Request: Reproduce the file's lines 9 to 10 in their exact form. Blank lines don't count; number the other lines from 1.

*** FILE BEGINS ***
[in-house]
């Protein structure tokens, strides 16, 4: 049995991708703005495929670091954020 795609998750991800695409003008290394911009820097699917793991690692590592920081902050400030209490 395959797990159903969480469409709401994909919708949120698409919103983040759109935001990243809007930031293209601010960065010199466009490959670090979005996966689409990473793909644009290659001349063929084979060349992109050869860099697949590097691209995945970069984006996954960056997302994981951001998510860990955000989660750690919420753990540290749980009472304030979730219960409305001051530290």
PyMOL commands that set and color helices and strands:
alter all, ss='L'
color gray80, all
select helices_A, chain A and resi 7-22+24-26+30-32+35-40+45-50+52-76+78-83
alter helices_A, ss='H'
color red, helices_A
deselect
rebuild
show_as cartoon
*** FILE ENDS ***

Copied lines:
deselect
rebuild